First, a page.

We next tested whether IL injection of PV-10 led to DC activation. Bone marrow cell (BM)-derived DCs were co-cultured with supernatants of M05 tumors that were previously treated with IL PV-10 or PBS. DCs were then pulsed with OVA protein and co-cultured with OT-1 T cells. DCs cultured with supernatants derived from M05 tumors isolated from PV-10-treated mice induced increased proliferation of OT-1 T cells, compared to DCs cultured with supernatants derived from M05 tumors from PBS-treated mice (Figure 3E). These results suggest that PV-10-treated tumors may release factors that activate DCs.

PV-10 treatment increases DC activation via HMGB1

To examine whether tumor death induced by IL PV-10 is linked to the activation of DCs, we first investigated how PV-10 induces cell death. As shown in Figure 4A, PV-10 resulted in a dose-dependent cytotoxicity in B16 melanoma cells, with an IC50 value of 60 μM after 48 hours of treatment. There was less cytotoxicity in mouse NIH3T3 fibroblasts, with an IC50 value of 110 μM after 48 hours of treatment with PV-10 (Figure 4A). The IC50 value of PV-10 on B16 and 3T3 cells was similar at 6, 12, and 24 hours (data not shown). There was a significant increase in necrosis (DAPI+) of B16 cells, human 888 melanoma cells and human primary (P1-3) melanoma cells after 48 hours of treatment with 50 μM of PV-10 (Figure 4B). However, after 48 hours, a relatively small proportion of cells were in early apoptosis (Annexin V+ DAPI-, Figure 4C), with no difference after 6, 12, and 24 hours of treatment (data not shown). This indicates that treatment with 50 μM of PV-10 leads to tumor cell death through necrosis rather than apoptosis. Little necrosis or apoptosis was measured in 3T3 fibroblasts or human embryonic kidney 293T cells in the presence of the same dose of PV-10 (Figure 4B and 4C). These studies suggest that PV-10 can kill tumor cells at a dose that is not toxic to non-tumor cells.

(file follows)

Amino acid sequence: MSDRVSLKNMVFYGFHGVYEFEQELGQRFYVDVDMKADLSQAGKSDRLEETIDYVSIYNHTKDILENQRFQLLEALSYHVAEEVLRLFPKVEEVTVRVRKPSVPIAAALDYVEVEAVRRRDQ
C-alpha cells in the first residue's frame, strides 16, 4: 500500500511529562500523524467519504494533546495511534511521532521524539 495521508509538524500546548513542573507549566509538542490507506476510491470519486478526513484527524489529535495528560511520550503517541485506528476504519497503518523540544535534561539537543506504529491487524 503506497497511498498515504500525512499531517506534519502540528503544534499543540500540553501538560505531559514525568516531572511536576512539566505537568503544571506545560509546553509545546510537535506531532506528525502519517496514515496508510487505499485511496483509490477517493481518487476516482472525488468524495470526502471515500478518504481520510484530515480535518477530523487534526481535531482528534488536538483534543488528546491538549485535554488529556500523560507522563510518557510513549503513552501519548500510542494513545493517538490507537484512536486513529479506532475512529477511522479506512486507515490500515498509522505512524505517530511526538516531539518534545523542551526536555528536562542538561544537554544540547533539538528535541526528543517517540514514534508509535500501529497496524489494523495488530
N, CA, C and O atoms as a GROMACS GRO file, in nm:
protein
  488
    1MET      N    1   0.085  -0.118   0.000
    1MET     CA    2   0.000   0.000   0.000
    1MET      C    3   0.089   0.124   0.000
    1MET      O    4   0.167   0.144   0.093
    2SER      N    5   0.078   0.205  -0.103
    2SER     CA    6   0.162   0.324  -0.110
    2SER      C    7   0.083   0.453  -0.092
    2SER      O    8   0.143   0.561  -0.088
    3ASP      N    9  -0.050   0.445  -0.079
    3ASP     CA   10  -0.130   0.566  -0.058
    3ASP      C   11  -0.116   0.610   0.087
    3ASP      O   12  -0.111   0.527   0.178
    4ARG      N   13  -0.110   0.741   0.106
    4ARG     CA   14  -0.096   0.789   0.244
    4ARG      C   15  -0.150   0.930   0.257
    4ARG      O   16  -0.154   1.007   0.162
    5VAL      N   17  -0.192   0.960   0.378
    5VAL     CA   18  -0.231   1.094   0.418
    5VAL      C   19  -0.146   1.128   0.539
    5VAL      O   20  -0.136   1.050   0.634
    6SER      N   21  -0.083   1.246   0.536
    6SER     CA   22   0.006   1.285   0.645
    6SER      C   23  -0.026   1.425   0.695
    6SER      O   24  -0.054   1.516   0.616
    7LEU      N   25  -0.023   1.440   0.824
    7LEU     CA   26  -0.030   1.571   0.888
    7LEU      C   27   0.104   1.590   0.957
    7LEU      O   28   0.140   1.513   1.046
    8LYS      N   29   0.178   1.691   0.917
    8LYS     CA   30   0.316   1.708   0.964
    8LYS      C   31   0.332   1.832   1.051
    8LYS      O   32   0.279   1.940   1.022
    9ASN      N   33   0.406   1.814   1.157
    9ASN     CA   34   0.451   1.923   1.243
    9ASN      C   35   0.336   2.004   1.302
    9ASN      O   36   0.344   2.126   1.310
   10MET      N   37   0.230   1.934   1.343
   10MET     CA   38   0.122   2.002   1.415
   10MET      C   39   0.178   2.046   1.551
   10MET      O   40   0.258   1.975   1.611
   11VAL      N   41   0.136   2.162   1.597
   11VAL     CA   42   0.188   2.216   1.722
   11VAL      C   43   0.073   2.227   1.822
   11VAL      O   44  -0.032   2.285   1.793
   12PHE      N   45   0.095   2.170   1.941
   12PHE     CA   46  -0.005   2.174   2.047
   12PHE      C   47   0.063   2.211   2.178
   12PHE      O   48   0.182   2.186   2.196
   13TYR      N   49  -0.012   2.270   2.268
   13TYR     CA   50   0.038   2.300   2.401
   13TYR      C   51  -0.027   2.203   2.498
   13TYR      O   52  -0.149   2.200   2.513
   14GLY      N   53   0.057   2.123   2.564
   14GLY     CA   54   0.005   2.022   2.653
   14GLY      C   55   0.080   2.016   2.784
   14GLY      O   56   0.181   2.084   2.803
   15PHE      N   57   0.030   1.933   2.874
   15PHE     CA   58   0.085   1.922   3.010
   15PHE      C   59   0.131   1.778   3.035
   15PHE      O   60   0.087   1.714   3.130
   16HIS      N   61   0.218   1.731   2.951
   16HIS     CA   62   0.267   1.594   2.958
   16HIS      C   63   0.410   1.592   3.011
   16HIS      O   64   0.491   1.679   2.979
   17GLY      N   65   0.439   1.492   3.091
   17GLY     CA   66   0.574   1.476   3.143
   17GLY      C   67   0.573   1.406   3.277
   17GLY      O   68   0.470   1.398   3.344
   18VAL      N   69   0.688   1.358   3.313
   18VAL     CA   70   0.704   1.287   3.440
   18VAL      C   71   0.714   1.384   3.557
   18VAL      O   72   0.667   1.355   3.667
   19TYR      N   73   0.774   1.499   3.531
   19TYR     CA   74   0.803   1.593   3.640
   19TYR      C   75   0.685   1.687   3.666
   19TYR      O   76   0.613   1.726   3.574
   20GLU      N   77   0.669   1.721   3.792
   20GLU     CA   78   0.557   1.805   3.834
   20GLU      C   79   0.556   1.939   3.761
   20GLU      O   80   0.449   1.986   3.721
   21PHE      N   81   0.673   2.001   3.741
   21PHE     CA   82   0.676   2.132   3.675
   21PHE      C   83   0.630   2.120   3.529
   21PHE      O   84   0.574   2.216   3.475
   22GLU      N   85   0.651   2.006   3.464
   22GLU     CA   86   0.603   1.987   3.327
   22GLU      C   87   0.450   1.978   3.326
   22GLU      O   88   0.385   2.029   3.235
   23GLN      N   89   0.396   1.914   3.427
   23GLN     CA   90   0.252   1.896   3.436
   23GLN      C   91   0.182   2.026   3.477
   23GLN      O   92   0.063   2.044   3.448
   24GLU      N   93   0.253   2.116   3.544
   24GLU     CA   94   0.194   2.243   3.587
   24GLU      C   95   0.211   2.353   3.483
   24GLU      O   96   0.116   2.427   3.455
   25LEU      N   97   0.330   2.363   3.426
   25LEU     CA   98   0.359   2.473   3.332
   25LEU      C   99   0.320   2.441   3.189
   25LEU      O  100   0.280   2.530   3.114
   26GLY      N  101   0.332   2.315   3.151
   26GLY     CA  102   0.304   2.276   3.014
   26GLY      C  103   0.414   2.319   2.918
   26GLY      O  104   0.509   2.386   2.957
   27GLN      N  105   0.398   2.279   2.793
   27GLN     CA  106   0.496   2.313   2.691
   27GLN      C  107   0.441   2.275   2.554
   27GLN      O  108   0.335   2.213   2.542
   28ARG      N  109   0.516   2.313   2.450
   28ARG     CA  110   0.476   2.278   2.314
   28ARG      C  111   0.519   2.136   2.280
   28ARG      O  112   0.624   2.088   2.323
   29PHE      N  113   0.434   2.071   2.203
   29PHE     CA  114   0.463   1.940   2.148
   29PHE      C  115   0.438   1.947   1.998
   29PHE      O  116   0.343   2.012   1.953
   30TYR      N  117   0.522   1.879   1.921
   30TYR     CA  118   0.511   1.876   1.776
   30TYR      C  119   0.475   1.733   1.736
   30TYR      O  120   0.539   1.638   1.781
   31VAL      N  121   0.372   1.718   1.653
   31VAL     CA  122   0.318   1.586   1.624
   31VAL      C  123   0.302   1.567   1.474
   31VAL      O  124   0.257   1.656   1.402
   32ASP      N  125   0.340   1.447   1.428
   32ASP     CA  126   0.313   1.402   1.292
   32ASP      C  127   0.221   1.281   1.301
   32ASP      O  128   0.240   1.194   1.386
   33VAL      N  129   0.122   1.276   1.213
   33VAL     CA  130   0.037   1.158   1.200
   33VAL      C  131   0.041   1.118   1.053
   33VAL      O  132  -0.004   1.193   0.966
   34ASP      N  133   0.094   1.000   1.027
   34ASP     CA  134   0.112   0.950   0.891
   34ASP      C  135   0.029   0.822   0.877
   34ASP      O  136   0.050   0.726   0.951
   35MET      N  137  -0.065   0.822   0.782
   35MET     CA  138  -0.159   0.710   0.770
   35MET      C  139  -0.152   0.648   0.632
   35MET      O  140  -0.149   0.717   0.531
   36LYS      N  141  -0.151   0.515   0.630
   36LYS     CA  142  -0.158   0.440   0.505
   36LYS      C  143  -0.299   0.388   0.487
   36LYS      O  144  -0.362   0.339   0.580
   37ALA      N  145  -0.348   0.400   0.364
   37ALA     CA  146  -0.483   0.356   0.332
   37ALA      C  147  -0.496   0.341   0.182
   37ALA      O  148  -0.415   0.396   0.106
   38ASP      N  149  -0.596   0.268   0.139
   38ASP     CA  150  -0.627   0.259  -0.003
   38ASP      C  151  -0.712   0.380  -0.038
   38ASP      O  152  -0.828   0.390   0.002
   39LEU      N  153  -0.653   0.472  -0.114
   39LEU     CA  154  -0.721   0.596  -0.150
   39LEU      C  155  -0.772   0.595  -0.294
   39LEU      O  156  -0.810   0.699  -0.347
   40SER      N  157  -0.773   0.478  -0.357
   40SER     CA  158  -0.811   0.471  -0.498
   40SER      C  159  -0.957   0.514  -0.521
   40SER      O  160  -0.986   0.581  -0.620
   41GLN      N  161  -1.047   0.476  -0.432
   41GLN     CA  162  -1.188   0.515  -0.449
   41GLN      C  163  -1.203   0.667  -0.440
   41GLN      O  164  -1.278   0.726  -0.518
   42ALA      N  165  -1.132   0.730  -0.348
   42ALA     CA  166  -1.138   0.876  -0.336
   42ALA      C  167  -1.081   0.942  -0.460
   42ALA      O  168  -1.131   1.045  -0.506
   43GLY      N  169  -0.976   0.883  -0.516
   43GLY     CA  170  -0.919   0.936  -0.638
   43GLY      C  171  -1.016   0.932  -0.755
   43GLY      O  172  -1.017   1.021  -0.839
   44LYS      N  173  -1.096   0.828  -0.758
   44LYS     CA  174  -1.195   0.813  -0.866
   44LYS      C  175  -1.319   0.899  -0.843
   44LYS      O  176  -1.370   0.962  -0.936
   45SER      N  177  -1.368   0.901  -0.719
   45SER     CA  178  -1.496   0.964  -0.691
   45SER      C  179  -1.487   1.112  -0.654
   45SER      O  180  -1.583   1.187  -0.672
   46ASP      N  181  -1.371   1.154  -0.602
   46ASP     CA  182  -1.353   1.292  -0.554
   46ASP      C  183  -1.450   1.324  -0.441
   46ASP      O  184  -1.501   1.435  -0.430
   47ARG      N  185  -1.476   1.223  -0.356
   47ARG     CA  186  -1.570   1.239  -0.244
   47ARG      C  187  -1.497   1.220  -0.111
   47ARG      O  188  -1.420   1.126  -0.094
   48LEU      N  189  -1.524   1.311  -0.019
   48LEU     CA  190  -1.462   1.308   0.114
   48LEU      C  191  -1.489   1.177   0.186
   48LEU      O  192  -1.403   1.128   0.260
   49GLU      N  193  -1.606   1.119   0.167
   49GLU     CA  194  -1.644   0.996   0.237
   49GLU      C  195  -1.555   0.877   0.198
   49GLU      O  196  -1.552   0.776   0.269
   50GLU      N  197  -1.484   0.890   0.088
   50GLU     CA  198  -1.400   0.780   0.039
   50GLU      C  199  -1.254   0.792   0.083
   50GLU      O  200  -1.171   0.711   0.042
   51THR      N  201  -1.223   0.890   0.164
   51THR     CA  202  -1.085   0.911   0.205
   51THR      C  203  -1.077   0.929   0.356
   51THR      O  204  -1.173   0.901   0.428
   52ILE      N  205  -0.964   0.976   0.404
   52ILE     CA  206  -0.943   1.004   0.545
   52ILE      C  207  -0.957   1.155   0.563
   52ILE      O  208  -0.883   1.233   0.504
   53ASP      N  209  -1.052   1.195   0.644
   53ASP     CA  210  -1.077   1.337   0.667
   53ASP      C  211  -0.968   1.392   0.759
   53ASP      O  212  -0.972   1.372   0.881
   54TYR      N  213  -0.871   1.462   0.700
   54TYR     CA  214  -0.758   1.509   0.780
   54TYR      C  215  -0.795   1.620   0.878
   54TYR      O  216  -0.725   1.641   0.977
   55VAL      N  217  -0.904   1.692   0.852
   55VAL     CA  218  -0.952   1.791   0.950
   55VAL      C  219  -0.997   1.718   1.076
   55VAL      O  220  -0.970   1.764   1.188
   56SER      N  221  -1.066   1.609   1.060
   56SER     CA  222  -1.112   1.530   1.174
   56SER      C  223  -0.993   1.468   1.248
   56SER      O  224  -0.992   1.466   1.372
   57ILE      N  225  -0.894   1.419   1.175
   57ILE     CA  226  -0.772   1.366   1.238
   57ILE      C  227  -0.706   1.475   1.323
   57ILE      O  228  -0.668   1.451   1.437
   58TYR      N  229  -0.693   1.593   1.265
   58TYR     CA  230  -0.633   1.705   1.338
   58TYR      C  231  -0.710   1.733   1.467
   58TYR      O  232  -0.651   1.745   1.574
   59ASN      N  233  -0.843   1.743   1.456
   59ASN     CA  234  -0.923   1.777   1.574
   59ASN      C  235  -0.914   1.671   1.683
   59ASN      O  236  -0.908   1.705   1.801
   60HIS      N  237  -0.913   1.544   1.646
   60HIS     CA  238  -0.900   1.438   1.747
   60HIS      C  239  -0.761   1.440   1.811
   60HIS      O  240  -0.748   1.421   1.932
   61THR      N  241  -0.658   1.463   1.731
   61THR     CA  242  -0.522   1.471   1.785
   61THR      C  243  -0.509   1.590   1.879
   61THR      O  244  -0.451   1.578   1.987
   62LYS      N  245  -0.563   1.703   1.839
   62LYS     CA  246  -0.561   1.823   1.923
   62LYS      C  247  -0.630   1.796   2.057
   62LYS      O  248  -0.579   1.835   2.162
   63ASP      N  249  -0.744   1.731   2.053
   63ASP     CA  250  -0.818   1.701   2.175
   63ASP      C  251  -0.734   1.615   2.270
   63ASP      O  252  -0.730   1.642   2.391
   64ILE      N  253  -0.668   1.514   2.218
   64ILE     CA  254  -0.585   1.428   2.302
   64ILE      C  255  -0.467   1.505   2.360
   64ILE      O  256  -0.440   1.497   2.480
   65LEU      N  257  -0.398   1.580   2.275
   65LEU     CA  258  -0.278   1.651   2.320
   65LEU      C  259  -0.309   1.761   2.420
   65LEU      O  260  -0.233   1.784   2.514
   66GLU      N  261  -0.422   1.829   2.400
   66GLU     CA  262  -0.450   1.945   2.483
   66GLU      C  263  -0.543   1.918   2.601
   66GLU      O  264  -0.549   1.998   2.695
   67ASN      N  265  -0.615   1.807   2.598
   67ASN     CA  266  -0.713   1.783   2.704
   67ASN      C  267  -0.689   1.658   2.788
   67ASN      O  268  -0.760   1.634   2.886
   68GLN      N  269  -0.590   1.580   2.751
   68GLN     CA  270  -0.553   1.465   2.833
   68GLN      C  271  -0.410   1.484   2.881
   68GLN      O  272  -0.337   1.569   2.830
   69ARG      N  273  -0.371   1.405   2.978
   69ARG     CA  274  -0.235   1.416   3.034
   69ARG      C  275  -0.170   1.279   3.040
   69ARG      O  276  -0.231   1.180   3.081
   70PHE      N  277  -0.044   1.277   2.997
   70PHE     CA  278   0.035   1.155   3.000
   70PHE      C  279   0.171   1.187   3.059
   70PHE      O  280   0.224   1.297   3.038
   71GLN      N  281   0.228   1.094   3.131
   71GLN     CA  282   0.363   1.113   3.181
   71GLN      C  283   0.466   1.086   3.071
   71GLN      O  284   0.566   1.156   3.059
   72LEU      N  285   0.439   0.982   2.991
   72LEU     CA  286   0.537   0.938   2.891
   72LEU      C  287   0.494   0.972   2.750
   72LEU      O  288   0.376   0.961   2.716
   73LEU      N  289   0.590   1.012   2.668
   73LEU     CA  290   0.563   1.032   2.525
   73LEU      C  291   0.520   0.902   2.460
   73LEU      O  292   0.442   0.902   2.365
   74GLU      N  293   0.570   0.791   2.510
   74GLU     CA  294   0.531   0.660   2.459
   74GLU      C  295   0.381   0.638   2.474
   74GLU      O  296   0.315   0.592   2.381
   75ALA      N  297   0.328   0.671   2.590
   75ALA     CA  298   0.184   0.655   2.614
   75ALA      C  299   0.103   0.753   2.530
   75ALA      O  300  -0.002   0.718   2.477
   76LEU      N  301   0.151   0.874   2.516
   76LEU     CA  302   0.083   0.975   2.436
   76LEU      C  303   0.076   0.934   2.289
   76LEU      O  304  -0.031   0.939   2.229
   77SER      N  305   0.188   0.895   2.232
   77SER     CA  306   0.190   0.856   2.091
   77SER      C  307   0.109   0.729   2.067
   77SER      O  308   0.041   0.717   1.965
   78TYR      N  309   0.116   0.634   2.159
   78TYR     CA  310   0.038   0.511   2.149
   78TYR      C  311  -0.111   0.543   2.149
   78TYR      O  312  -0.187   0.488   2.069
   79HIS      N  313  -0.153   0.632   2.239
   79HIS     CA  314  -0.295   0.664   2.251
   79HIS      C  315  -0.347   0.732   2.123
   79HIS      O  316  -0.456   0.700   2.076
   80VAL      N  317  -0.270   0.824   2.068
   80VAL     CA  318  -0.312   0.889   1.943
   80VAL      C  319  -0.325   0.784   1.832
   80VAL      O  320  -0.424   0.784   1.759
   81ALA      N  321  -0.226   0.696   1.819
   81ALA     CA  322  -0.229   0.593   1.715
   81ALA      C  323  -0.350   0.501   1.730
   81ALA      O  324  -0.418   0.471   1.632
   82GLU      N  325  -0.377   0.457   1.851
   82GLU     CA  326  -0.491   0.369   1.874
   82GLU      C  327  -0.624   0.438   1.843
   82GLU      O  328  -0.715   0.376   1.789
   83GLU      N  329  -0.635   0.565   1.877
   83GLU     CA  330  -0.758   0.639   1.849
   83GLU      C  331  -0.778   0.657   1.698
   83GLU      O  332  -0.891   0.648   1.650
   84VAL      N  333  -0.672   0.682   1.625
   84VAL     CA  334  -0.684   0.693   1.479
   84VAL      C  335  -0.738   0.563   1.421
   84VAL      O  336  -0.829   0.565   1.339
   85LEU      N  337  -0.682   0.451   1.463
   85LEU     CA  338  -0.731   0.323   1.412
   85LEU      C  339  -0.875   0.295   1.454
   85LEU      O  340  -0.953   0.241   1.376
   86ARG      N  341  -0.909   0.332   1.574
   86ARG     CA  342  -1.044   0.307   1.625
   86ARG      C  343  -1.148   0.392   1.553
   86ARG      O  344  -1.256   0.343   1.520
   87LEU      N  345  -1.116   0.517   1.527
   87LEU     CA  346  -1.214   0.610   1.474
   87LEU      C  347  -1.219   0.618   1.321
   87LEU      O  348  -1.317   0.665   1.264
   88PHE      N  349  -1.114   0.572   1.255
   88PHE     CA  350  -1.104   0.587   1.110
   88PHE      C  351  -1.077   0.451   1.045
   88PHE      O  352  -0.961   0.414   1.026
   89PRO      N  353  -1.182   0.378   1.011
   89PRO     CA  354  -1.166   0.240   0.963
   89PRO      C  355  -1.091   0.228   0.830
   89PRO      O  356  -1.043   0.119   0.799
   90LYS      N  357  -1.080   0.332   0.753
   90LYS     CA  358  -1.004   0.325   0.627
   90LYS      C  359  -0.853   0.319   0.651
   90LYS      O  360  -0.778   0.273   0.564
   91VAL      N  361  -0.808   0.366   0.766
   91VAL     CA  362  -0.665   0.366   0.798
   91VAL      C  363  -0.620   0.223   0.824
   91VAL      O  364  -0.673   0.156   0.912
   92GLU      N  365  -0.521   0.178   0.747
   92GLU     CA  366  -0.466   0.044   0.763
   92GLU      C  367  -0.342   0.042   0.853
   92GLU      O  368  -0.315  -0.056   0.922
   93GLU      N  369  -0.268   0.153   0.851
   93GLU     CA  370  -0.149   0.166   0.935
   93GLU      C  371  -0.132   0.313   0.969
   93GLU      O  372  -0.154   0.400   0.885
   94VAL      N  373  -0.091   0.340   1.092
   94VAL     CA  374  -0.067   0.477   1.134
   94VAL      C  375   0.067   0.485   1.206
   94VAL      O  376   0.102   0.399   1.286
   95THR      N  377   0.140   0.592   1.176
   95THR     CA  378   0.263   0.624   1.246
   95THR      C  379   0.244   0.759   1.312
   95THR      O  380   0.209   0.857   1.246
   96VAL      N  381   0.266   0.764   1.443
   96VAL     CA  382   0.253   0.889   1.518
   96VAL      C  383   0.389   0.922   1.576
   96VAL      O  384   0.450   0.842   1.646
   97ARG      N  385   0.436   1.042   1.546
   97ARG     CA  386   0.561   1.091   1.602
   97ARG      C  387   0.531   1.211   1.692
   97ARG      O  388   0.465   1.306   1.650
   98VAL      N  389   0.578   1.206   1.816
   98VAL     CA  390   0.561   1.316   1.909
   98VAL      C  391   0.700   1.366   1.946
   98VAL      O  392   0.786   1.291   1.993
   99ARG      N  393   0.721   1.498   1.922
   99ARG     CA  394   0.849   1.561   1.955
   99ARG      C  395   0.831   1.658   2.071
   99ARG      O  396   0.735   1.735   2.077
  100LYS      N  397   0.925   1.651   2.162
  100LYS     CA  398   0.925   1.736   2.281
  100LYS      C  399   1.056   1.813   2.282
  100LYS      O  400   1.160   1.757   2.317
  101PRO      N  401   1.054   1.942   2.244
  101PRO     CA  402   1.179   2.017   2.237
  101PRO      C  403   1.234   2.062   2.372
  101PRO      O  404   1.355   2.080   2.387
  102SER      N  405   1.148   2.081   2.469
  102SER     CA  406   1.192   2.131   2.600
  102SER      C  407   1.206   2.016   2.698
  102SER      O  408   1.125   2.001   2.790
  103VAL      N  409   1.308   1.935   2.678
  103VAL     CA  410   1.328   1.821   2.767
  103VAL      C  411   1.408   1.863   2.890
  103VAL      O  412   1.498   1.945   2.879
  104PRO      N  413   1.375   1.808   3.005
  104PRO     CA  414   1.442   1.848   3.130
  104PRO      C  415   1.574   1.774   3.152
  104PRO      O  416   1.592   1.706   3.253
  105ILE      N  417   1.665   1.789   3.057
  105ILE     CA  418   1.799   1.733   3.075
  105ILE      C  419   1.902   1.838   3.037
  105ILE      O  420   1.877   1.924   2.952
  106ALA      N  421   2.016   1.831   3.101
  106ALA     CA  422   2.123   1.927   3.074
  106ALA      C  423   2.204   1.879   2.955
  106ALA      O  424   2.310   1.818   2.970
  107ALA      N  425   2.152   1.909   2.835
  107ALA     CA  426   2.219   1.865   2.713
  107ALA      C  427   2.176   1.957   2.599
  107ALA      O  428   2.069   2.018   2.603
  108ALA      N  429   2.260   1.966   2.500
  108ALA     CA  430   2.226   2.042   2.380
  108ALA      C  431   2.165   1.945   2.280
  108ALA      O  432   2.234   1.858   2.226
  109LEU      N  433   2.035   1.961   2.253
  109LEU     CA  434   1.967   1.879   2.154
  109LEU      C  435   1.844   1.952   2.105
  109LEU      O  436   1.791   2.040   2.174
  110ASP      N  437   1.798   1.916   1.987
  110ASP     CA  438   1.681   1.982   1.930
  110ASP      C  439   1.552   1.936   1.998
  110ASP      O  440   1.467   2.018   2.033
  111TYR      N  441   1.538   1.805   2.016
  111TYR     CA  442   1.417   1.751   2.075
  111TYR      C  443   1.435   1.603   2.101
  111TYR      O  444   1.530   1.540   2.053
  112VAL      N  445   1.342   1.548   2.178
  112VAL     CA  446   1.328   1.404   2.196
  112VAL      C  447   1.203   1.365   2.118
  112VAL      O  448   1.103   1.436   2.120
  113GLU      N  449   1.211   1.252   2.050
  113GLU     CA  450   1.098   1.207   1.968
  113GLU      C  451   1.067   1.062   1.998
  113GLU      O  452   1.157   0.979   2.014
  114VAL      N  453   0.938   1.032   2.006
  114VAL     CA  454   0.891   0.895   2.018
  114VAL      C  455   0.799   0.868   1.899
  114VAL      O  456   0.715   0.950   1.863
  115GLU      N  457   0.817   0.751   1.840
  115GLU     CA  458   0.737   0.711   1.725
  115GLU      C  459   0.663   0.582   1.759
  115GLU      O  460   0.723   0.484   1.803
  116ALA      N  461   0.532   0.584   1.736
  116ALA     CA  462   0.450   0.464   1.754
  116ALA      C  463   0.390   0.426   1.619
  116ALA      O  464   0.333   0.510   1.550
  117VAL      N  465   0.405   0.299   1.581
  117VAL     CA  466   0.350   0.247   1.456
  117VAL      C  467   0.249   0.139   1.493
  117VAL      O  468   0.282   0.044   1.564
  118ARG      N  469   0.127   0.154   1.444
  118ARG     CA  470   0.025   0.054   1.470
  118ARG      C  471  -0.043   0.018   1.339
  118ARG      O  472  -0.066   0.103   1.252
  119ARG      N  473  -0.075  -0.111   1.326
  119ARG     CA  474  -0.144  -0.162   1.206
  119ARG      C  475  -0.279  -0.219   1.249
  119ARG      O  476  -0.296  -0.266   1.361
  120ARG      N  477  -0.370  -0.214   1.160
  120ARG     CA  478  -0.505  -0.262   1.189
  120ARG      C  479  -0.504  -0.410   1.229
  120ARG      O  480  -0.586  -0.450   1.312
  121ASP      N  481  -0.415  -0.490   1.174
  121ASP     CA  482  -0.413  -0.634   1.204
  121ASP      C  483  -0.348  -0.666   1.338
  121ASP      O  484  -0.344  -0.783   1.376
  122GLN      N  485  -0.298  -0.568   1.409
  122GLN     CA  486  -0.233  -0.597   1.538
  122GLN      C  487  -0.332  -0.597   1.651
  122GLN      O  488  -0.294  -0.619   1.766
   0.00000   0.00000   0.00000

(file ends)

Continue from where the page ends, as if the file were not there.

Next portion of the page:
PV-10 leads to tumor cell death through necrosis.

Figure 4: PV-10 leads to tumor cell death through necrosis. A. Mouse melanoma B16 cells and mouse 3T3 fibroblasts were cultured with various doses of PV-10 for 48 hours to determine the IC50. Data are shown as mean ± SEM of triplicates. B16 cells, 3T3 fibroblasts, human 888 melanoma cells, three human primary melanoma cells (P1, P2, P3) and human embryonic kidney 293T cells, were treated with 50 μM PV-10 for 48 hours. B. Necrosis (DAPI+) and C. early apoptosis (Annexin V+ DAPI -) was measured by flow cytometry. Data are presented as mean ± SEM of triplicates from two independent experiments.

We next examined the factors that are released by tumor cells after treatment with PV-10. It has been shown that necrosis is associated with the disruption of the integrity of the cell membrane and the uncontrolled release of cytosolic contents into extracellular space, including DAMPs such as HMGB1, IL-1a, and HSP proteins. Murine B16 melanoma, human 888 melanoma cells and human primary melanoma cells were treated with 0, 100 or 200 μM PV-10 for 48 hours. The release of DAMPs including HMGB1, HSP70, HSP90 and IL-1a were measured by ELISA or western blot. HSP70 and IL-1a were not detected and HSP90 was unchanged after treatment with PV-10 (data not shown). HMGB1 was measured in the supernatants of B16, primary melanomas, and 888 cells in a dose-dependent manner (Figure 5A).

PV-10 treatment leads to the release of HMGB1 from melanoma cells.